Place:


Somers Town  Middlesex

 

In 1870-72, John Marius Wilson's Imperial Gazetteer of England and Wales described Somers Town like this:

SOMERS-TOWN, a chapelry and a sub-district in St. Pancras parish and district, Middlesex. The chapelry is a compact portion of the metropolis; lies between New Road, the Regent's canal, and the Great Western railway, 2 miles NW of St. Paul's; occupies ground which was mainly unedificed so late as 1780; and has a post-office‡ under London NW, and an S.-Police station. ...


Pop., about 14,500. The living is a p. curacy in the diocese of London. Value, £300. Patron, the Vicar of St. Pancras. The church was built after designs by Inwood, at a cost of £14,291.—The sub-district extends beyond the chapelry, and comprises 184 acres. Pop. in 1851, 35,641; in 1861, 39,099. Houses, 3,907.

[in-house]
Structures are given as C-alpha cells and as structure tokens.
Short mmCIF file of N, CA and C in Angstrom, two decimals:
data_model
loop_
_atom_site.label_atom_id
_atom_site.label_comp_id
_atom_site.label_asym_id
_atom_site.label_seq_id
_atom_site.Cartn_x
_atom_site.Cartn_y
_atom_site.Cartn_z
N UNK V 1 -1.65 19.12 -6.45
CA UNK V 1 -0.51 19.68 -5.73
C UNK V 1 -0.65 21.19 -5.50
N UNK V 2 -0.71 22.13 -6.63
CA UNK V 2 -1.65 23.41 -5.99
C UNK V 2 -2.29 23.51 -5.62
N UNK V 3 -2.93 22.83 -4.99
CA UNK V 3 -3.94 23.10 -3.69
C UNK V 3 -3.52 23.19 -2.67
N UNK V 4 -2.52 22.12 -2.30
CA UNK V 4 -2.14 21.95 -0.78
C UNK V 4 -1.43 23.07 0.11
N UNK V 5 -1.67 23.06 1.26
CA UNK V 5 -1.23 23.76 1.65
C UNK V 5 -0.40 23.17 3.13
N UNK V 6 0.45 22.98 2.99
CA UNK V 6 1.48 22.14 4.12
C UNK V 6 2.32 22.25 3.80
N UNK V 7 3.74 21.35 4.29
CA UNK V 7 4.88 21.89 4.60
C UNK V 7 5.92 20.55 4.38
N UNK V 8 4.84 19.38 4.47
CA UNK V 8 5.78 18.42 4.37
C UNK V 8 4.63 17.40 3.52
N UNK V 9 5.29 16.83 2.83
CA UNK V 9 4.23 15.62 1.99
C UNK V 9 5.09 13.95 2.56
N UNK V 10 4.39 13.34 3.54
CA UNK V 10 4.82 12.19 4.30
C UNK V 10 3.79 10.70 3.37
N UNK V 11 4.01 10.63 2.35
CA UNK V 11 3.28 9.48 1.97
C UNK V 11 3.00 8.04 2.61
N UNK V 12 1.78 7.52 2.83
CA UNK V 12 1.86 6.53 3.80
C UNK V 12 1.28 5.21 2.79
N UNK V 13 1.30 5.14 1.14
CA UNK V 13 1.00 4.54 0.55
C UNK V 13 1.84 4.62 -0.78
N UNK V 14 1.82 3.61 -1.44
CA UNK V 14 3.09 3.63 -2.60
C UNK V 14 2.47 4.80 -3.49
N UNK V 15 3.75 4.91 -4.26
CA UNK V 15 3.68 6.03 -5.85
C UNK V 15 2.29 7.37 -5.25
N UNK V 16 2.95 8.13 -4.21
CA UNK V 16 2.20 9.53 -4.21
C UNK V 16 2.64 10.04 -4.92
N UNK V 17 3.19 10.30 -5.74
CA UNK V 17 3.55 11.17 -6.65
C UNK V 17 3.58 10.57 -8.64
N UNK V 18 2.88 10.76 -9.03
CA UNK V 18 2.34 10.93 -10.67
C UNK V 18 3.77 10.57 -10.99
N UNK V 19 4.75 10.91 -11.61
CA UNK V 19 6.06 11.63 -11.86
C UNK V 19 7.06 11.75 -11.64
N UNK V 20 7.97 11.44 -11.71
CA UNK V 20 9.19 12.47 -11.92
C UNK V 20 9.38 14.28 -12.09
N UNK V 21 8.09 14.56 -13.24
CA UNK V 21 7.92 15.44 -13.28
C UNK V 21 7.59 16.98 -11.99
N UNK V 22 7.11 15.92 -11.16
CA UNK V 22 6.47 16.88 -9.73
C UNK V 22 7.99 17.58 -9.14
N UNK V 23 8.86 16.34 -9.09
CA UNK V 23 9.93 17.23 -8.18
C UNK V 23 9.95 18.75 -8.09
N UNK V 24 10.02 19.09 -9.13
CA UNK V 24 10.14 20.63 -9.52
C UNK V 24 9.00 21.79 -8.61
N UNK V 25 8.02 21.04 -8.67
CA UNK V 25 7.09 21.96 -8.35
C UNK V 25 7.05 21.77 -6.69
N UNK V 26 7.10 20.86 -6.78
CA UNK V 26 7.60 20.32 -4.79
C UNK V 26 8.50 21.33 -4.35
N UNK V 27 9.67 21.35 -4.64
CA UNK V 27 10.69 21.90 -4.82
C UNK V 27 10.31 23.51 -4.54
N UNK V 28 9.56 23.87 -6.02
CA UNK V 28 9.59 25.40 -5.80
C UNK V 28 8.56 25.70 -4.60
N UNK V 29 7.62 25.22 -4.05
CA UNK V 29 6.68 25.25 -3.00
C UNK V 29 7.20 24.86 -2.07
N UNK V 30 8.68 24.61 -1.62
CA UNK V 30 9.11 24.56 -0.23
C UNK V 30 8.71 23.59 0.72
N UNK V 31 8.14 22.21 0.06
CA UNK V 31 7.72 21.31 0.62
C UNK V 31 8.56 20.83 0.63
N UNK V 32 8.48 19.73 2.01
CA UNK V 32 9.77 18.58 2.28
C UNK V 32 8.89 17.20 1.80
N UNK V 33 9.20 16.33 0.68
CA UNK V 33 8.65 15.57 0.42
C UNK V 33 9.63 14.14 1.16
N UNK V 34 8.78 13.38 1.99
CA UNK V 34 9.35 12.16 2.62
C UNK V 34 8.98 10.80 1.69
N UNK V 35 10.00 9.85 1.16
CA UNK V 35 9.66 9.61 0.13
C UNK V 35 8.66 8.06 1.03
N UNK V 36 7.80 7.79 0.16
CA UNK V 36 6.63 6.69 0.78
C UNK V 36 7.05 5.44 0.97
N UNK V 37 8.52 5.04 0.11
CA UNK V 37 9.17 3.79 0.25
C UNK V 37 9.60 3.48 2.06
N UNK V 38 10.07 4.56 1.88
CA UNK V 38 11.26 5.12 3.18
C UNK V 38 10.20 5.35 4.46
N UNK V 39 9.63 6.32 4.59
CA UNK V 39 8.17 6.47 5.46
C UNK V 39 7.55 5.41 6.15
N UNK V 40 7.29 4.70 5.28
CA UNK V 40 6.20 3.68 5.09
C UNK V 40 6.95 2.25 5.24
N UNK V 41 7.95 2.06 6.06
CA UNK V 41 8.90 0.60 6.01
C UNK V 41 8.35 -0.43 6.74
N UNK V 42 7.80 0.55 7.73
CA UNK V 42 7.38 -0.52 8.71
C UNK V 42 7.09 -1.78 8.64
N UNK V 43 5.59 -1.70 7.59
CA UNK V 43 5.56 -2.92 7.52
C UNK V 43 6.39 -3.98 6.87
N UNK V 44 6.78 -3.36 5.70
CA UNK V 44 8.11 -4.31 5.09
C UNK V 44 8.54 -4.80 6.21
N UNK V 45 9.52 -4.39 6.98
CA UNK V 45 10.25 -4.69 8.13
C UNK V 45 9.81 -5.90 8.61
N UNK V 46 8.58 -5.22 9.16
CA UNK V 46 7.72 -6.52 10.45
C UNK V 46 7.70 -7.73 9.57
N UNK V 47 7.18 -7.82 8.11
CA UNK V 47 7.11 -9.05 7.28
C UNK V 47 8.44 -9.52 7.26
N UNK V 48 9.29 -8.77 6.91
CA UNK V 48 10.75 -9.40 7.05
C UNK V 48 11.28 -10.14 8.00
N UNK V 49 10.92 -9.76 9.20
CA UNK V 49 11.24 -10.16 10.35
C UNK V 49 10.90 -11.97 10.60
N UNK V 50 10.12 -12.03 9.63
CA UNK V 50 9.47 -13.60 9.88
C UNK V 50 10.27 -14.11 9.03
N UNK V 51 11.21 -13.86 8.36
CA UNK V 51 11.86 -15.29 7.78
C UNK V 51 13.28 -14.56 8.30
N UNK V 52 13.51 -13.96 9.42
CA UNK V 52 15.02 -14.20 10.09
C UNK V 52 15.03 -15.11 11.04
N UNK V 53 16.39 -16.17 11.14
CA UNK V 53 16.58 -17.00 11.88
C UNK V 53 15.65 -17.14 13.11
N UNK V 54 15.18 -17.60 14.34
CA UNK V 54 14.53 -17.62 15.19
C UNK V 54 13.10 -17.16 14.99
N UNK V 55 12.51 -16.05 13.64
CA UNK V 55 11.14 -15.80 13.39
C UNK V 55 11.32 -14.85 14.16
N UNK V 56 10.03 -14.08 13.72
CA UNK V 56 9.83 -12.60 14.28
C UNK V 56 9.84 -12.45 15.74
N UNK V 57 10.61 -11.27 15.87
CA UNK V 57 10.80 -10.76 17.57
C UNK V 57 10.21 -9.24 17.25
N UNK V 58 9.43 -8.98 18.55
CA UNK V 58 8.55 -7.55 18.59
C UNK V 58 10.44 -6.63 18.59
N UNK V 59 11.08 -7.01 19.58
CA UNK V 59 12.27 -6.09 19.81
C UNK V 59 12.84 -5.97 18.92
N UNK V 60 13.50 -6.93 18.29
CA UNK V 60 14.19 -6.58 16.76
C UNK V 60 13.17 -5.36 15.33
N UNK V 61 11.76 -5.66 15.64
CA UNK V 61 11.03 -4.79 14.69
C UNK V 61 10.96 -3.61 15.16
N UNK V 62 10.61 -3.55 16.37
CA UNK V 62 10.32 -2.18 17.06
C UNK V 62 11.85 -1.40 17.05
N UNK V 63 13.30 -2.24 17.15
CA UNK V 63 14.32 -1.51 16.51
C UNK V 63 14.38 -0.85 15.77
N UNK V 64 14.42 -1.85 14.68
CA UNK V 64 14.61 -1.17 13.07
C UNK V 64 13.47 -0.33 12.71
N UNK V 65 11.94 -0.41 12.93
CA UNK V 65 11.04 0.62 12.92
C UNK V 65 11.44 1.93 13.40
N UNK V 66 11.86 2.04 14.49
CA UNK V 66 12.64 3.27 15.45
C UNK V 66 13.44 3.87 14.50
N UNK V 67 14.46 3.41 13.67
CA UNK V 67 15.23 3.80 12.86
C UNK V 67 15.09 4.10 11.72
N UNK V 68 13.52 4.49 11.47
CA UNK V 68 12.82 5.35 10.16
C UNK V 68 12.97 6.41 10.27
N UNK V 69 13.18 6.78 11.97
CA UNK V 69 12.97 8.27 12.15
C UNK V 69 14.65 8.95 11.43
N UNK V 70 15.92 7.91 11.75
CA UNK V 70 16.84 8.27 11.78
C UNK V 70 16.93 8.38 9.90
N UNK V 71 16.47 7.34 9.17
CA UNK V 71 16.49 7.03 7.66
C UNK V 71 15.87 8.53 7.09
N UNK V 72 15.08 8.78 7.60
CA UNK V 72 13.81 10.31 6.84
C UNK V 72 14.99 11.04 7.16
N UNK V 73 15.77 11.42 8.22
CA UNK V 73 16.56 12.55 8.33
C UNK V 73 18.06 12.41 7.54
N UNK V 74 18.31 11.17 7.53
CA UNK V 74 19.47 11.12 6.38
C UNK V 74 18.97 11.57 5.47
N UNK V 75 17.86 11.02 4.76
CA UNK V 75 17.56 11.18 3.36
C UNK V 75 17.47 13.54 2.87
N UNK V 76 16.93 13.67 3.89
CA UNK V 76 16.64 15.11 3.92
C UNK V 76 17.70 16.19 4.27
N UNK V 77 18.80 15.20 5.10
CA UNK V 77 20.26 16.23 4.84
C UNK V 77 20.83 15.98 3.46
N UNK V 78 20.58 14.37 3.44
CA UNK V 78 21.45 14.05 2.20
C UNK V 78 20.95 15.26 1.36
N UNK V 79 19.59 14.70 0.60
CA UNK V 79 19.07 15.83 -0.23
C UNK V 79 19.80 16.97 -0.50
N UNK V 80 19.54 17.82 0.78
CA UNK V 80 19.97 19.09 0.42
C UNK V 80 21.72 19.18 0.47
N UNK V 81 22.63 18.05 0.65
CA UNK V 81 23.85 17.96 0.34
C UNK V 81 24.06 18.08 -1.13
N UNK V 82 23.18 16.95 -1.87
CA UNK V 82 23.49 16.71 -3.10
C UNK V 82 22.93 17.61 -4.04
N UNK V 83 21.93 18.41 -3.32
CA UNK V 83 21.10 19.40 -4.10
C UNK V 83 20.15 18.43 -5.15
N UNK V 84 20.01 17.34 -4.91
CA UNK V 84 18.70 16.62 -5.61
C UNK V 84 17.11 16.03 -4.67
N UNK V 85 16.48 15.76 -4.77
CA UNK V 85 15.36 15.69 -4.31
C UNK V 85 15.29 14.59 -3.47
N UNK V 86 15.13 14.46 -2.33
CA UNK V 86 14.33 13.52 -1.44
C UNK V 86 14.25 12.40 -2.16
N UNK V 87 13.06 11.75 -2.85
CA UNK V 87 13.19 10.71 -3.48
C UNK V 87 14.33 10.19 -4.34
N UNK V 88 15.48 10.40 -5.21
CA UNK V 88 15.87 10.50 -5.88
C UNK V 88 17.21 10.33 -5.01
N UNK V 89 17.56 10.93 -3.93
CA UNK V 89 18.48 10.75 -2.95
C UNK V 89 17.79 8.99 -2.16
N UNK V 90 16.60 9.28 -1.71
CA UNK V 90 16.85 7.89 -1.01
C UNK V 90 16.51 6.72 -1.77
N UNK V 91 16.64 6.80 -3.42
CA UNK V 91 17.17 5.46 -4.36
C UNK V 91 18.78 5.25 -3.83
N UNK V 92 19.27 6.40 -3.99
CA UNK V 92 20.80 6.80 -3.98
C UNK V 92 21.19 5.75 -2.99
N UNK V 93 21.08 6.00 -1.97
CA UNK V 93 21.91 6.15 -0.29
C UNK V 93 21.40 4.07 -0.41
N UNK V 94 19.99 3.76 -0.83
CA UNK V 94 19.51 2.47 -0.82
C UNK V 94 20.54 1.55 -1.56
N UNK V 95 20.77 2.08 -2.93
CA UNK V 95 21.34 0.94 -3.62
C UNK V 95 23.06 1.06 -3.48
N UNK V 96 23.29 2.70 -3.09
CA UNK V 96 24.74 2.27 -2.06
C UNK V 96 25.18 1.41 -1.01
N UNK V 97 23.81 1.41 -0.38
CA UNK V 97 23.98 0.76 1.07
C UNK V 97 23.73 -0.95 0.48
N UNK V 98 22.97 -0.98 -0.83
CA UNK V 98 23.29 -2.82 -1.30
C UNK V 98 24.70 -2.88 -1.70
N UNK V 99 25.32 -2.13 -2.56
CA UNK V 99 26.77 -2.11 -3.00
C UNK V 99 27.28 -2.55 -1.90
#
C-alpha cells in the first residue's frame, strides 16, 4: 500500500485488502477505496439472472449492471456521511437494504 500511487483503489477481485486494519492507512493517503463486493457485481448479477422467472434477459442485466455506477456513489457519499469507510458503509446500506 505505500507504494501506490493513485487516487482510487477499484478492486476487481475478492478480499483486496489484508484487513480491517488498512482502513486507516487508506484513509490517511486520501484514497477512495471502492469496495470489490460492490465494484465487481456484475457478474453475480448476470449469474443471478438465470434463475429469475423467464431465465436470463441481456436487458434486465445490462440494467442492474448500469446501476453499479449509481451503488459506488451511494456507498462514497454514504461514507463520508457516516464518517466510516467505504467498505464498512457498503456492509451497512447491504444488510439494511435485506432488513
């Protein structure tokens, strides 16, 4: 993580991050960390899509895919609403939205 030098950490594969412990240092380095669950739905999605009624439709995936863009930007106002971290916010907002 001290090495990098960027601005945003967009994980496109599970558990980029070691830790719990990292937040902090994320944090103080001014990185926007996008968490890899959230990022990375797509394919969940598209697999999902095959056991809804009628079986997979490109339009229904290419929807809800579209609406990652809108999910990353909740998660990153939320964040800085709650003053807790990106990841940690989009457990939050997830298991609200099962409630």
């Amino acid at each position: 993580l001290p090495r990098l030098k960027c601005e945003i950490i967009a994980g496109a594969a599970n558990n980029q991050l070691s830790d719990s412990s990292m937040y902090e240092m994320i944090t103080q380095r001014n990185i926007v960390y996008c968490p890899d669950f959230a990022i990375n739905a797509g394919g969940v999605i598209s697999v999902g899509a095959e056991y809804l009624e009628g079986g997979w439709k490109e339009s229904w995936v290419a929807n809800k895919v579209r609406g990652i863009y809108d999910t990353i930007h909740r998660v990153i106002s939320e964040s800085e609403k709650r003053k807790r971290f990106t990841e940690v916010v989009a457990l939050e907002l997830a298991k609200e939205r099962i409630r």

Somers Town through time

Somers Town is now part of Camden district. Click here for graphs and data of how Camden has changed over two centuries. For statistics about Somers Town itself, go to Units and Statistics.

How to reference this page:

GB Historical GIS / University of Portsmouth, History of Somers Town, in Camden and Middlesex | Map and description, A Vision of Britain through Time.

URL: http://www.visionofbritain.org.uk/place/21628

Date accessed: 05th December 2021


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